In preparation for future development, Phase 1 construction encompassed infrastructure work for the entire development, including 2.5 miles of water lines, two miles of sewer lines, 38 miles of conduit piping, and 800 miles of electrical lines.
PHASE 2 was recently completed and added 97 one- and two-bedroom units in two additional three-story buildings. Noise between guest rooms has been mitigated thanks to specially engineered interior drywall ceiling panels that workers hung from vibration isolation springs. “The system stops the floor-to-ceiling noise that can be transferred from room to room, [which] is one of the biggest complaints that people have about hotels,” Lowder says.
“The master plan calls for six phases, with each phase developed one at a time,” Mitchell says. “We are currently in the feasibility stage for the third phase. We are looking at options for the location and scope of the phase. The challenges on the third phase will be similar to the first two, including bringing utilities into the site.” A major concern for the Kings’ Land project, much like other construction projects in Hawaii, is access to materials and labor, so precise scheduling is a top priority. “Everything is manufactured off the island, and absolutely everything needs to be brought in,” Mitchell says. “We have to make sure materials are procured on time so that they arrive on time for installation.”
For example, the timeshare units’ impact-resistant lanai doors were made on the US East Coast, and manufacturing plus shipping resulted in a 30-week timeline. “That’s why it’s so important to do a lot of preplanning,” Lowder says. Additionally, many items are shipped to Oahu and then must be loaded onto barges for transport to specific piers. “That adds to the schedule,” Lowder says, “and it also creates additional opportunities for damage due to more handling.”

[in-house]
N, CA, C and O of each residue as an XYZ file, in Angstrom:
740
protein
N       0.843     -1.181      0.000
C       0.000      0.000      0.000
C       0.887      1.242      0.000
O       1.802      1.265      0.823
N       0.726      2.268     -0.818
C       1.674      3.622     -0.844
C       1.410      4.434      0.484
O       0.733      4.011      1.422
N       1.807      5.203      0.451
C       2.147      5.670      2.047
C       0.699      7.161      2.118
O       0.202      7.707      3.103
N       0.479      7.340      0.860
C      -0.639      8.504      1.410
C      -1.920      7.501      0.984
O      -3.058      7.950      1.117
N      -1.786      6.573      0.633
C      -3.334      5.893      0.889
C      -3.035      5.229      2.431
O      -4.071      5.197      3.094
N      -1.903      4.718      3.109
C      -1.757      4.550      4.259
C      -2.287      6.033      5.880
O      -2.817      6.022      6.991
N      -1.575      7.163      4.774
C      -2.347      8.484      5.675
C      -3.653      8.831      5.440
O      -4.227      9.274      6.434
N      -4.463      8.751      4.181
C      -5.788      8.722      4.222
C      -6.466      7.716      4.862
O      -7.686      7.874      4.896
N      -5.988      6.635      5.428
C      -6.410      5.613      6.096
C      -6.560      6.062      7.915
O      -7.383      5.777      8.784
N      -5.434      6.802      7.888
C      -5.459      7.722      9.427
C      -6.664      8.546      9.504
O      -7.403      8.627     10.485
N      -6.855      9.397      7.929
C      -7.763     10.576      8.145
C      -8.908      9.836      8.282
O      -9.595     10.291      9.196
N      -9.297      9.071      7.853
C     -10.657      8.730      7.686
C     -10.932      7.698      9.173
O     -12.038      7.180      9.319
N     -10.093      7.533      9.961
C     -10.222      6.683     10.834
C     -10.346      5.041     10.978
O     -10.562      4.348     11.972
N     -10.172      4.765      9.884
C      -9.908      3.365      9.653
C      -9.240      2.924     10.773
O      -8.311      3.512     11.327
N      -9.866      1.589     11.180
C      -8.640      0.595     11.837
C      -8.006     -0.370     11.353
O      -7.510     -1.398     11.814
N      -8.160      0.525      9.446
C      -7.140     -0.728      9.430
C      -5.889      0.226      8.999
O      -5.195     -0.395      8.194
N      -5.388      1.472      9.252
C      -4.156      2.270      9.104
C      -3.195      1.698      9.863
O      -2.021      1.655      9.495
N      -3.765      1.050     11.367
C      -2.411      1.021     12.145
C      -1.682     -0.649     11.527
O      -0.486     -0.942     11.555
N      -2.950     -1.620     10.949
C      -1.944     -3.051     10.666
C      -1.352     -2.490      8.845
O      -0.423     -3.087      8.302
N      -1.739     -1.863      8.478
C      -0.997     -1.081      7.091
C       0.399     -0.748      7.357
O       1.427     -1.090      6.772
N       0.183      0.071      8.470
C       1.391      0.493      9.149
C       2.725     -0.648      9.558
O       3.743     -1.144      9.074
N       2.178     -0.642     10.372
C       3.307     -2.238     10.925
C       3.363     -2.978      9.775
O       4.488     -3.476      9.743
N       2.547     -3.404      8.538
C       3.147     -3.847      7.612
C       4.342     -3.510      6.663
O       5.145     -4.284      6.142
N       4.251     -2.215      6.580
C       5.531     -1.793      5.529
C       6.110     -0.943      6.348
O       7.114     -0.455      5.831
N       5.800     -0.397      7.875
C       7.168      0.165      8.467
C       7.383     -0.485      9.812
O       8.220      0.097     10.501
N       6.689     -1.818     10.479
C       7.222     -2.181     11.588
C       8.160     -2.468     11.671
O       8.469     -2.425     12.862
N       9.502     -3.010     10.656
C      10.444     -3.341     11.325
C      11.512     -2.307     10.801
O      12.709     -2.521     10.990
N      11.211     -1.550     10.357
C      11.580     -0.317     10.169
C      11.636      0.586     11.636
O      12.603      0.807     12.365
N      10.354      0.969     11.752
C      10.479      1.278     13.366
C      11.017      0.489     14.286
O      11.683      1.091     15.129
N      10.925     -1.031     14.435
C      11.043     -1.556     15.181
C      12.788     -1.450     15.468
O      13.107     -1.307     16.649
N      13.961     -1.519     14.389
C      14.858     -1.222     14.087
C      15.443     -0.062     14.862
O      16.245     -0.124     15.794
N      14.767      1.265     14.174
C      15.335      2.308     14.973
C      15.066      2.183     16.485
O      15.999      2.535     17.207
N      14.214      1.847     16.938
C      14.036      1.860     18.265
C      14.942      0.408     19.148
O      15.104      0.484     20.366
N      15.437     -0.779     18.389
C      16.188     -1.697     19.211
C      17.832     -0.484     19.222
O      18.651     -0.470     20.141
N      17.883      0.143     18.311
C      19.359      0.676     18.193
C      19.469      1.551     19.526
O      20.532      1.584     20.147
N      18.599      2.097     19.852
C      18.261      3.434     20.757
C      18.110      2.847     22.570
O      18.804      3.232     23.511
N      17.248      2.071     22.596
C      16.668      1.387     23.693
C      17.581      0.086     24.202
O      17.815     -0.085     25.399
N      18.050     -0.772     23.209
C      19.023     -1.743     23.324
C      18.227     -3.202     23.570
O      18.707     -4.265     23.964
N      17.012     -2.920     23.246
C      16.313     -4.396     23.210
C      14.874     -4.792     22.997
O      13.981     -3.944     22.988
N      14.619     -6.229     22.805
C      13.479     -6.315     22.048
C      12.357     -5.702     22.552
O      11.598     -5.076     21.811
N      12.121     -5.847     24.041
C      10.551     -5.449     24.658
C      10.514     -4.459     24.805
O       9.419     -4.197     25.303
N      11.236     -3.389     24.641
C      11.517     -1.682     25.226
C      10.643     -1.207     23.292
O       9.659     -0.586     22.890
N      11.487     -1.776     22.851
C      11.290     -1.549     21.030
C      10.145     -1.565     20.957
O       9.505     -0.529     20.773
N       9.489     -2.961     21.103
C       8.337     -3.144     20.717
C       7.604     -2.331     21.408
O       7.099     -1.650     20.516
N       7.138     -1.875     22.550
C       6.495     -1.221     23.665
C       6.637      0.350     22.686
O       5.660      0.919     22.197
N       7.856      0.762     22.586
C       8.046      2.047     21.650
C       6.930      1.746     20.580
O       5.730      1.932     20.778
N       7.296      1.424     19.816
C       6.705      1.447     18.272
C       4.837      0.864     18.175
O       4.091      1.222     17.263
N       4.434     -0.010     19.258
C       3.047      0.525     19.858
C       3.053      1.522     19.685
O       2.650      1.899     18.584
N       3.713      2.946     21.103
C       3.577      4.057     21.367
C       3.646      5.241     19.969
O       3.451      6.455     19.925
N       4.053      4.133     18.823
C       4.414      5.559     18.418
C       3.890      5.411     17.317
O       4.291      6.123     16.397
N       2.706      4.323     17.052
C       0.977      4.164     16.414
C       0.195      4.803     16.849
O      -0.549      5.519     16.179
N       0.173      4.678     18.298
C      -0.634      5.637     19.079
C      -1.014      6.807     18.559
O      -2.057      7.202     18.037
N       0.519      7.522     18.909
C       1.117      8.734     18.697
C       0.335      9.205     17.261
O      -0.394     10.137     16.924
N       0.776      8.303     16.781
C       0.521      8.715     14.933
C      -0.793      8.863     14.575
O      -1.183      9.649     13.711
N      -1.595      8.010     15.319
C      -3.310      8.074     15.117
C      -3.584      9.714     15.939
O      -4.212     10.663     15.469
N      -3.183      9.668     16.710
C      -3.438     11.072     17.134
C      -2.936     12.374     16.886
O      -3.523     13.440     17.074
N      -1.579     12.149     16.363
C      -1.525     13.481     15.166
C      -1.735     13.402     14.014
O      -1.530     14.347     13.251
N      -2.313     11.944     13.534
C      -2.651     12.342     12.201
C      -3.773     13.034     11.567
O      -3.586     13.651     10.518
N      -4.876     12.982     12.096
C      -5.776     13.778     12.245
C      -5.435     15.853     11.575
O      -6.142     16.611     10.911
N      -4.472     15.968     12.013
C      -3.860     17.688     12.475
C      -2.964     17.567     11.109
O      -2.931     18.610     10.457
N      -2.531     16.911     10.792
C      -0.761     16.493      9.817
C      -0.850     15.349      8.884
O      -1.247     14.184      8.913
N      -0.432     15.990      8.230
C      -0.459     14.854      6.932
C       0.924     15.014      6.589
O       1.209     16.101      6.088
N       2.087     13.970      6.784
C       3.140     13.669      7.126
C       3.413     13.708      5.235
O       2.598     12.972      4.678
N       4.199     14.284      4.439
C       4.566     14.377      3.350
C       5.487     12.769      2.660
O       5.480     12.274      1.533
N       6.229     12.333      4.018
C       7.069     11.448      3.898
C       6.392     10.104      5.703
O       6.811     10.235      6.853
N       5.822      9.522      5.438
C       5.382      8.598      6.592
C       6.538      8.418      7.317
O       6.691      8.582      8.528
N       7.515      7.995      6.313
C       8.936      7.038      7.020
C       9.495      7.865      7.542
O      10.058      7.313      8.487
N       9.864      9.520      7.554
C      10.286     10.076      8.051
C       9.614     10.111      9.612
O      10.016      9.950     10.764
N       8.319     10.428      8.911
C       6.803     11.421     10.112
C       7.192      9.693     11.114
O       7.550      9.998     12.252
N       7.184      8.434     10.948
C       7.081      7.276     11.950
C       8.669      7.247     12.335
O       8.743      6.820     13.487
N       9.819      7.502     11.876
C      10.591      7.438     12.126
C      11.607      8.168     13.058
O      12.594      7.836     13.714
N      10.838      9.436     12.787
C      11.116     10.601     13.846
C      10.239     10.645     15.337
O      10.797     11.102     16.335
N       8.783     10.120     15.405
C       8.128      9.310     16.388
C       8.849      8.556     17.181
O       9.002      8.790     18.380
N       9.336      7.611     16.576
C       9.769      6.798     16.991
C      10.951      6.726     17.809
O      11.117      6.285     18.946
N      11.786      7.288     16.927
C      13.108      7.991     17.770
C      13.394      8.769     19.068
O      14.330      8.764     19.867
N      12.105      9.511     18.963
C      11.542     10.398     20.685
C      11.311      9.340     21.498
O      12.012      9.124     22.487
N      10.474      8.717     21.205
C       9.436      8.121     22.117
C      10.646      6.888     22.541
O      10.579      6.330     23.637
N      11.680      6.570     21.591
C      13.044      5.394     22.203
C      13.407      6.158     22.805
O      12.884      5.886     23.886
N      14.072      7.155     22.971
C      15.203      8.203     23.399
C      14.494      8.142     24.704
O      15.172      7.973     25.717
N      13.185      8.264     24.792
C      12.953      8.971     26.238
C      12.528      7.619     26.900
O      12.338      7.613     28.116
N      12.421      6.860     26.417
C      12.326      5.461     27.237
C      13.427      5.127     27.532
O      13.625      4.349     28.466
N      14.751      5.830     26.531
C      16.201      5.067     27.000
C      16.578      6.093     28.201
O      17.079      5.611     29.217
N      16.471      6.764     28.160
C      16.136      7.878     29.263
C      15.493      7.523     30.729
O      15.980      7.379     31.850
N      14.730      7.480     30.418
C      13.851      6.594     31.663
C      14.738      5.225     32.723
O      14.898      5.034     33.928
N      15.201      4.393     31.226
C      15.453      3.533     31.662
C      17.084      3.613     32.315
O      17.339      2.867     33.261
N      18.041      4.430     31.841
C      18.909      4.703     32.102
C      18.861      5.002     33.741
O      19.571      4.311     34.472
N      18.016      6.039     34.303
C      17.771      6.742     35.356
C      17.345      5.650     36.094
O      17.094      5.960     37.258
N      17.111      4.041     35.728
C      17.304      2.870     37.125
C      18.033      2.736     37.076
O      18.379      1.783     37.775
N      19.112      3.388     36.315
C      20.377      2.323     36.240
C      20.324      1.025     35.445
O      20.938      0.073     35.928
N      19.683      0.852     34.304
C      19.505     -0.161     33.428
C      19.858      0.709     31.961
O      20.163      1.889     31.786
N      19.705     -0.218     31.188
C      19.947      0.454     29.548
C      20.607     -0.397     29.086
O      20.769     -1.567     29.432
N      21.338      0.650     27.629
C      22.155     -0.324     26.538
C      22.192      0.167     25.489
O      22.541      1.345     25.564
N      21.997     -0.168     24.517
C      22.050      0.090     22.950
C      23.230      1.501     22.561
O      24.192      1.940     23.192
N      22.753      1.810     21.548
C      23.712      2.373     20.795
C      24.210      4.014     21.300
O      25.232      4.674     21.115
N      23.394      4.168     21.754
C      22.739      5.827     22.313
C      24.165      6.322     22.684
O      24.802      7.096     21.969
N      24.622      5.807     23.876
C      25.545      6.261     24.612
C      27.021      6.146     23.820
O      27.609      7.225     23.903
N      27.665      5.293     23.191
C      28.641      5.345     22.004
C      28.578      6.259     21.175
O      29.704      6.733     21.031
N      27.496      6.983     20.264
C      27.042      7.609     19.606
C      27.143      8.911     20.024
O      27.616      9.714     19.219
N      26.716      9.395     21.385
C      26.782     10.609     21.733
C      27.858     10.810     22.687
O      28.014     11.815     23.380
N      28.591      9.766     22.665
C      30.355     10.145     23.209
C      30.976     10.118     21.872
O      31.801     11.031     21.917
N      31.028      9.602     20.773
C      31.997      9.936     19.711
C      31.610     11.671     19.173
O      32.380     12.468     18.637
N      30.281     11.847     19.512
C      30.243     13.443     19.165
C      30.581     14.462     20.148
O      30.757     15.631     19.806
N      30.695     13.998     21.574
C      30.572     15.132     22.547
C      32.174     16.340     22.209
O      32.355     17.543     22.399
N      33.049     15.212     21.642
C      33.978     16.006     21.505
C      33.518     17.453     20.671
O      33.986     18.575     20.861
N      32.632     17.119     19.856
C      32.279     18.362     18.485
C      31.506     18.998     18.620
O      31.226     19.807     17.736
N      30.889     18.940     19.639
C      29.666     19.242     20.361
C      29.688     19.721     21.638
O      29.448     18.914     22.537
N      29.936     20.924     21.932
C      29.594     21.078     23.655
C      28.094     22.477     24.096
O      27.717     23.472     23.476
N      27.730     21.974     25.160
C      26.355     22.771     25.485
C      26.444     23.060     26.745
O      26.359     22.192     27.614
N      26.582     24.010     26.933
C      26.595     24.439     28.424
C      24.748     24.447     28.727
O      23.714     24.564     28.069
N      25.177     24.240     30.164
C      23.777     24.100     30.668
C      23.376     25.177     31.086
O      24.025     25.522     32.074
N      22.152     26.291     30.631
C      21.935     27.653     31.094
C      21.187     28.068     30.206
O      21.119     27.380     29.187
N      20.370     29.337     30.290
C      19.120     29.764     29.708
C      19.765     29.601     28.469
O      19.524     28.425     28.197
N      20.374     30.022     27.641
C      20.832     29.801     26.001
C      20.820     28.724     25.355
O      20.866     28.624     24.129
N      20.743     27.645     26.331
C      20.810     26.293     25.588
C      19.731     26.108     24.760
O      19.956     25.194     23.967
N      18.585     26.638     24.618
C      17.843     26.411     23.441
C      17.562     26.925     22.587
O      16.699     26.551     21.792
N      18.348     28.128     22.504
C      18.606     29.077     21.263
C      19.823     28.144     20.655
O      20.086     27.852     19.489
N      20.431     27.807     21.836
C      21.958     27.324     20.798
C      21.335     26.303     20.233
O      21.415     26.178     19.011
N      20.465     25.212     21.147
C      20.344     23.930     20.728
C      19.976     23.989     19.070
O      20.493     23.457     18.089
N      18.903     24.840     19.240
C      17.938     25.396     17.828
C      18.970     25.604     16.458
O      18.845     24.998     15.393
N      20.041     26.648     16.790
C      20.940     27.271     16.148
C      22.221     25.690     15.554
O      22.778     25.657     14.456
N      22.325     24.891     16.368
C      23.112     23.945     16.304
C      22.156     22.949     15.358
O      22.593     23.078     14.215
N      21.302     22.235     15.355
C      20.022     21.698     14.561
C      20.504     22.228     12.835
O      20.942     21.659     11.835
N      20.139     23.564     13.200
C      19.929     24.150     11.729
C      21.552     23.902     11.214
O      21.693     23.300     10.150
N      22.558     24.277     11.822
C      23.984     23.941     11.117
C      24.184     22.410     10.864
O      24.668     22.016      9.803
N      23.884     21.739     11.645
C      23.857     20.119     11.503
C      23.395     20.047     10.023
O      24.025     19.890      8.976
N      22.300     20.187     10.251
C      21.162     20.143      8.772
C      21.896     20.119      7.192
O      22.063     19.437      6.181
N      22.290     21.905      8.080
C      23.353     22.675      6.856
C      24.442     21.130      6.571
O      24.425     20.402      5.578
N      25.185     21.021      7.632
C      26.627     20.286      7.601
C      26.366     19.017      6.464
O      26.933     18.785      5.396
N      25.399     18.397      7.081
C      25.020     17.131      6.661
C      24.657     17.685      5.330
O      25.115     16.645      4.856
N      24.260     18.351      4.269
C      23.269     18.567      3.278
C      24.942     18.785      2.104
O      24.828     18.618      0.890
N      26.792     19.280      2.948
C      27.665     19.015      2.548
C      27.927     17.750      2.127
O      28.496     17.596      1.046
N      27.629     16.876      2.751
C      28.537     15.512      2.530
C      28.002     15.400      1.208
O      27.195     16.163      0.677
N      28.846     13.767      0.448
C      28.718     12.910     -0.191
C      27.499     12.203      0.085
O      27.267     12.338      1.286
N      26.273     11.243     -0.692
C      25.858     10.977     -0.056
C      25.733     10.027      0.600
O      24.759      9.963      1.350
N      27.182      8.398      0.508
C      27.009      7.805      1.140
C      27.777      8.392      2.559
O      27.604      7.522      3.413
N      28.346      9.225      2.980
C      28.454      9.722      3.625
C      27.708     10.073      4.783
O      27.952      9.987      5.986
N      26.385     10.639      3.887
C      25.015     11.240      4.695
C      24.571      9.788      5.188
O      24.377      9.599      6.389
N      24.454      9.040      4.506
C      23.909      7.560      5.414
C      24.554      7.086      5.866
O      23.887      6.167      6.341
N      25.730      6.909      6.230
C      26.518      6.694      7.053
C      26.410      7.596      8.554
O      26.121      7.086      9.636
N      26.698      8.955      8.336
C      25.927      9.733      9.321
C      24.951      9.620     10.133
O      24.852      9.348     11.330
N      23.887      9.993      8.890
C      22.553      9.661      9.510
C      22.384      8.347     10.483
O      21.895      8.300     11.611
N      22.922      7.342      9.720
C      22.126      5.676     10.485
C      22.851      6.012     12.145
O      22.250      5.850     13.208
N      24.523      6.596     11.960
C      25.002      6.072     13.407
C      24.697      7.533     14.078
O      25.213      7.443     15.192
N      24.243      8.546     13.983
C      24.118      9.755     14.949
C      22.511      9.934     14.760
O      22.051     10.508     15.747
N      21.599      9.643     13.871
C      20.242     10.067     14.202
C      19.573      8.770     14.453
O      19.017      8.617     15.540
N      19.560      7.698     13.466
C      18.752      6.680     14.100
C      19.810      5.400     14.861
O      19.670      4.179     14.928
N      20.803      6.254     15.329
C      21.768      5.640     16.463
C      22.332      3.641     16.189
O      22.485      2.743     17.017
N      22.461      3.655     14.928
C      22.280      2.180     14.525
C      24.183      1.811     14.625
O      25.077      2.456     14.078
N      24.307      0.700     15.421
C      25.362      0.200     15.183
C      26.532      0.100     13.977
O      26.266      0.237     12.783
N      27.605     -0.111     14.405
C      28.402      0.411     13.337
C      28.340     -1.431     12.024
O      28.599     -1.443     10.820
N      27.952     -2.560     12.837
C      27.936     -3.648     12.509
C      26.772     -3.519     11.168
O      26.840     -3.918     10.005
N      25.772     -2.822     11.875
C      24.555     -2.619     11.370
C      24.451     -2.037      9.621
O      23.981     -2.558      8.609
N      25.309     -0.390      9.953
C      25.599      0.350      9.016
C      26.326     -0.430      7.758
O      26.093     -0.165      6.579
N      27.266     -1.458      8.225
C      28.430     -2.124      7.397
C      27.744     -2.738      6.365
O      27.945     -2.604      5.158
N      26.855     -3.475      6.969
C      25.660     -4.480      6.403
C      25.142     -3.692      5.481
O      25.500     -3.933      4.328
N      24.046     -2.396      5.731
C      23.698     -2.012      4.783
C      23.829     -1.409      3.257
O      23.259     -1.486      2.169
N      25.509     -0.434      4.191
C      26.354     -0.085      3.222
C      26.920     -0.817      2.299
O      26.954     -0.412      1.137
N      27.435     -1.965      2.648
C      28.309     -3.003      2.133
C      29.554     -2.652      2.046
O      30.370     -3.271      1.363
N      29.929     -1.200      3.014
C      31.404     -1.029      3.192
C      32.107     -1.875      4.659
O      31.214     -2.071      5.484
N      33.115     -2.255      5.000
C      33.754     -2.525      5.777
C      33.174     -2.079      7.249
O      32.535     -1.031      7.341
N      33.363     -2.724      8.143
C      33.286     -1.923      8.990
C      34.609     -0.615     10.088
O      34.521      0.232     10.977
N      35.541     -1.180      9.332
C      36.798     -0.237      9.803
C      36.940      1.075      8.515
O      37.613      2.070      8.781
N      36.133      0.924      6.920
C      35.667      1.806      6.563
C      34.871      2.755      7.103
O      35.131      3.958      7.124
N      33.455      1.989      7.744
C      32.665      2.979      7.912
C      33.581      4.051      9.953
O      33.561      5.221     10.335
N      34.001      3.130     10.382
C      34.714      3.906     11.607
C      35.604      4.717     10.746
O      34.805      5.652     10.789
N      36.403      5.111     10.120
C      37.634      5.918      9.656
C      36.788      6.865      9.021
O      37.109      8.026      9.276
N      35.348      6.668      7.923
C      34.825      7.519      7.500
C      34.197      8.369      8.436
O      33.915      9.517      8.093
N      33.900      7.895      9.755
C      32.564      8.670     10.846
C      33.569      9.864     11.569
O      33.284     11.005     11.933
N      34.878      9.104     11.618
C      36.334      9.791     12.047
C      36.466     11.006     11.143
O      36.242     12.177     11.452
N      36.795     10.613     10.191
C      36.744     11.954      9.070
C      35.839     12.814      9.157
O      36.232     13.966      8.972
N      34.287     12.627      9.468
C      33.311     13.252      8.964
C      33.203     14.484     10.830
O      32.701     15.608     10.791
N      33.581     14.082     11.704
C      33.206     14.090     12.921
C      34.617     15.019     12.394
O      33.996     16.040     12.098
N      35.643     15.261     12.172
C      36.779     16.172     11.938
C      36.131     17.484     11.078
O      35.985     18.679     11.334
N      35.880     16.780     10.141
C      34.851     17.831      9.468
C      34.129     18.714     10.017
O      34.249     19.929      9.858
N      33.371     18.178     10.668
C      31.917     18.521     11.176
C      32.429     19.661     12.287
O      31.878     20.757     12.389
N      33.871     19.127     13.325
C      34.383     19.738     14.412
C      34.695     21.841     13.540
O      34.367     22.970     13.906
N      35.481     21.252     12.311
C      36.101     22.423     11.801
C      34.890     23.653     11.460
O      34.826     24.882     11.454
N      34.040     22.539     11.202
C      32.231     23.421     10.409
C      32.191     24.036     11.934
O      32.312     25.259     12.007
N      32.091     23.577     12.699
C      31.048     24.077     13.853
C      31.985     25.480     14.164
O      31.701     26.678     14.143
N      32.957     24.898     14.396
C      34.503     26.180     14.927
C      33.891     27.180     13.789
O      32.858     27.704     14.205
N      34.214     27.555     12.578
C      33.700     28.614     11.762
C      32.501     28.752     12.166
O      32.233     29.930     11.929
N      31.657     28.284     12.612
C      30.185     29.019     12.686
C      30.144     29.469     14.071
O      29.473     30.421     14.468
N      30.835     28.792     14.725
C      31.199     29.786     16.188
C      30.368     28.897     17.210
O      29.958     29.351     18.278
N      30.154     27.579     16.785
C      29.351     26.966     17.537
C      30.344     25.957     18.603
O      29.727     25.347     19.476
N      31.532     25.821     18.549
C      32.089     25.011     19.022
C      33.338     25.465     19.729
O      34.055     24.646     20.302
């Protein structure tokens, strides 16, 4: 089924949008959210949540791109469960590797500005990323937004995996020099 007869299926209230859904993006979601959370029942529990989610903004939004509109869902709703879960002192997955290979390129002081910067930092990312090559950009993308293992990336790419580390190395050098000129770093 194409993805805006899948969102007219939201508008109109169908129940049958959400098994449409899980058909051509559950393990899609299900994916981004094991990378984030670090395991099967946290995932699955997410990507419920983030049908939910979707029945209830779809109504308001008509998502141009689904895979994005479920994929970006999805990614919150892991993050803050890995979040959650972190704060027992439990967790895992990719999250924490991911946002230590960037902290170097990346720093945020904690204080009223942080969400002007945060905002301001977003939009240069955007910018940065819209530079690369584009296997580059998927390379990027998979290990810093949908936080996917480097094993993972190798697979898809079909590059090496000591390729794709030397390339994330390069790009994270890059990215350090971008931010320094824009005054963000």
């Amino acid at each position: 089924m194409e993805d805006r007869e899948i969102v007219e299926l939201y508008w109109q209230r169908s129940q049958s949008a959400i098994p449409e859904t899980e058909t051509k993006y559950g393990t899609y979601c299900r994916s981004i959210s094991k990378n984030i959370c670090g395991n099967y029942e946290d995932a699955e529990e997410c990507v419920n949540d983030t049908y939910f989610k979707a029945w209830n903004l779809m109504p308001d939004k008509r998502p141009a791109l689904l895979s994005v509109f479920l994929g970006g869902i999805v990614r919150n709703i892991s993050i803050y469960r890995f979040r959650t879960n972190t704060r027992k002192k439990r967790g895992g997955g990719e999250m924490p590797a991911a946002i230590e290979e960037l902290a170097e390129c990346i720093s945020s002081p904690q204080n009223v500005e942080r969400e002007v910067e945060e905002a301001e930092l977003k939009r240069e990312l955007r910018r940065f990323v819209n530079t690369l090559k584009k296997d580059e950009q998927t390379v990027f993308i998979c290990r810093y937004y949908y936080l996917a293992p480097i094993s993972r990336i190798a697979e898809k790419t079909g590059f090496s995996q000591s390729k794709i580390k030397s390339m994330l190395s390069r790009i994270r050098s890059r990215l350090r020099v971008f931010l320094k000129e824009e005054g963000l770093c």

Future construction will adhere to the same stringent worksite guidelines that were in place for Phase 1 and especially Phase 2, when workers were building adjacent to the operating resort. The guidelines include dust and silt fences that must be at least eight feet high, watering down of the site several times a day to reduce airborne dust, traffic control, and noise reduction—all of it meant to minimize disruption of the guest experience.
“We couldn’t do anything involving heavy noise before 9 a.m., and that’s three hours after most of these guys like to get started,” Lowder says, adding that this was especially critical during site preparation, when heavy equipment was needed to break up the lava surface and subsurface for foundations and utilities. “After that, [it] had very minimal impact on the rest of the operations.”
PHASE 3 construction is expected to begin sometime in 2014, Mitchell says, adding that Hilton Grand Vacations is still finalizing its site options. The worksite and resort are accessed from the same roadway, so work crews will likely continue to gather each workday at an off-site office location before they’re shuttled to the job. And, any dirt tracked onto the roadway will still be cleaned up every day—a final measure of discretion to protect current guests’ sense of Kings’ Land as an untouched Eden.